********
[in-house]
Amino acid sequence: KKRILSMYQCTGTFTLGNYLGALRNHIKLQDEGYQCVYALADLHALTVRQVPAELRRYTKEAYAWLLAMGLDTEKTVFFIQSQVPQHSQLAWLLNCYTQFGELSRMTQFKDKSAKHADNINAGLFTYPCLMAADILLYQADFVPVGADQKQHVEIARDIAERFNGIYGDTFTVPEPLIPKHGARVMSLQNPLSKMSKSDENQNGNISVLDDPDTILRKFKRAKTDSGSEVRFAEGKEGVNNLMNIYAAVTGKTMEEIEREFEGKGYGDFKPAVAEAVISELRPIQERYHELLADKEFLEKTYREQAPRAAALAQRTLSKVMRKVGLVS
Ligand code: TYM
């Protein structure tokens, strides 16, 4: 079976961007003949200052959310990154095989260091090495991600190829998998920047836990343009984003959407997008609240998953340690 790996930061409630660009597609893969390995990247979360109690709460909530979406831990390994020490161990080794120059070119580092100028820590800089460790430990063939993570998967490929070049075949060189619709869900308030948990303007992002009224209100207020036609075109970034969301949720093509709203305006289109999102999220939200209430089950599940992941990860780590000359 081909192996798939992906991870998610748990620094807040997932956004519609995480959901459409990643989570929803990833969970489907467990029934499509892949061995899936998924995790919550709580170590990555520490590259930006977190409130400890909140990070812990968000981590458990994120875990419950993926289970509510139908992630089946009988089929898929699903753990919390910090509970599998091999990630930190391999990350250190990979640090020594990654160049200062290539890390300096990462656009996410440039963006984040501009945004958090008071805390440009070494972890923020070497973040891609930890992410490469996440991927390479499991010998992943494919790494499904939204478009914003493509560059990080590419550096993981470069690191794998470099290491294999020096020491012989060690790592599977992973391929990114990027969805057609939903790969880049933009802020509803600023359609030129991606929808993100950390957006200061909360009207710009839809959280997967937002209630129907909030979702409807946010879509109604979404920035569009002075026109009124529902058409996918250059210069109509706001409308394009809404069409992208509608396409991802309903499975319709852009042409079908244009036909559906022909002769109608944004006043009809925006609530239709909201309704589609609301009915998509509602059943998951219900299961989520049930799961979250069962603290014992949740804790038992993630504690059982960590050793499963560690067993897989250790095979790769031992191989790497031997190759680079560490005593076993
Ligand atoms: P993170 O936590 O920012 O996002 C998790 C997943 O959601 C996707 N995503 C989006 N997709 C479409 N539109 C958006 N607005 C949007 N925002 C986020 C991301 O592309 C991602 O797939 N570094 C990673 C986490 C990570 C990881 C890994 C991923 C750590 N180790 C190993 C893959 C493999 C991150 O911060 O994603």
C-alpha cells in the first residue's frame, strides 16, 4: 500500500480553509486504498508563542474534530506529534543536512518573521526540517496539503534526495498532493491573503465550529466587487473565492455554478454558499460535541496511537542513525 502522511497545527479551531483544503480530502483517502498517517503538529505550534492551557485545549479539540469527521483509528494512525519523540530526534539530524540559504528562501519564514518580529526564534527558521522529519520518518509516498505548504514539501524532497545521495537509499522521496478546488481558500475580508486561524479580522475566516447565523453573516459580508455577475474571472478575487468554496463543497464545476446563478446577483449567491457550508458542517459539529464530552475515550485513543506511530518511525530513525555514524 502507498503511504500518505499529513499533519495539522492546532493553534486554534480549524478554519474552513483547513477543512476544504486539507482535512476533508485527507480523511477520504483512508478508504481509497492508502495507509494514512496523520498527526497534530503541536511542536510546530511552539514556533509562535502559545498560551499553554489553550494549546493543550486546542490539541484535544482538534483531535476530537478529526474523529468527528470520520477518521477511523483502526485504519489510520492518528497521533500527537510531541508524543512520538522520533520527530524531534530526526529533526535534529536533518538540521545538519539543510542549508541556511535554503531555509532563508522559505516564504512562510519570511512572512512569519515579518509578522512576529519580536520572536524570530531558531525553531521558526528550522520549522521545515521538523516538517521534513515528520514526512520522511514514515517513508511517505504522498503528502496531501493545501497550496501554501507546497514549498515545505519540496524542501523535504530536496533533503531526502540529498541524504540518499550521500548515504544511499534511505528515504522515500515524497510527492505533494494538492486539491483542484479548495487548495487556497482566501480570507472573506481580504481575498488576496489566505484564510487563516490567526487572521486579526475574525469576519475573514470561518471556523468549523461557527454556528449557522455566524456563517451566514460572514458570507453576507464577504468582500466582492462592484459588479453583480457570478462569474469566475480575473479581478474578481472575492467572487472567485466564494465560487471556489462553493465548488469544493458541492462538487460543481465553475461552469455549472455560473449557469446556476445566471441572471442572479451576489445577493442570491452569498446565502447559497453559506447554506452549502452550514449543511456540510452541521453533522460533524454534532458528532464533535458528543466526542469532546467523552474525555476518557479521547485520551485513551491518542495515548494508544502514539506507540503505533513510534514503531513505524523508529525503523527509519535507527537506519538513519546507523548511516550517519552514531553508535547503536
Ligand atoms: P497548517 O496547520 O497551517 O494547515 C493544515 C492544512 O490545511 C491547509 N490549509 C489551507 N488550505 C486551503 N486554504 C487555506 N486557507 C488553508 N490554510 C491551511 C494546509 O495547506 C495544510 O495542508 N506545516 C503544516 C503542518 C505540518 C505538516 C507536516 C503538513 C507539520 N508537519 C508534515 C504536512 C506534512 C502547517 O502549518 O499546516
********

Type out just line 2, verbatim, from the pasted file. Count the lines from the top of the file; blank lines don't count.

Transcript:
Amino acid sequence: KKRILSMYQCTGTFTLGNYLGALRNHIKLQDEGYQCVYALADLHALTVRQVPAELRRYTKEAYAWLLAMGLDTEKTVFFIQSQVPQHSQLAWLLNCYTQFGELSRMTQFKDKSAKHADNINAGLFTYPCLMAADILLYQADFVPVGADQKQHVEIARDIAERFNGIYGDTFTVPEPLIPKHGARVMSLQNPLSKMSKSDENQNGNISVLDDPDTILRKFKRAKTDSGSEVRFAEGKEGVNNLMNIYAAVTGKTMEEIEREFEGKGYGDFKPAVAEAVISELRPIQERYHELLADKEFLEKTYREQAPRAAALAQRTLSKVMRKVGLVS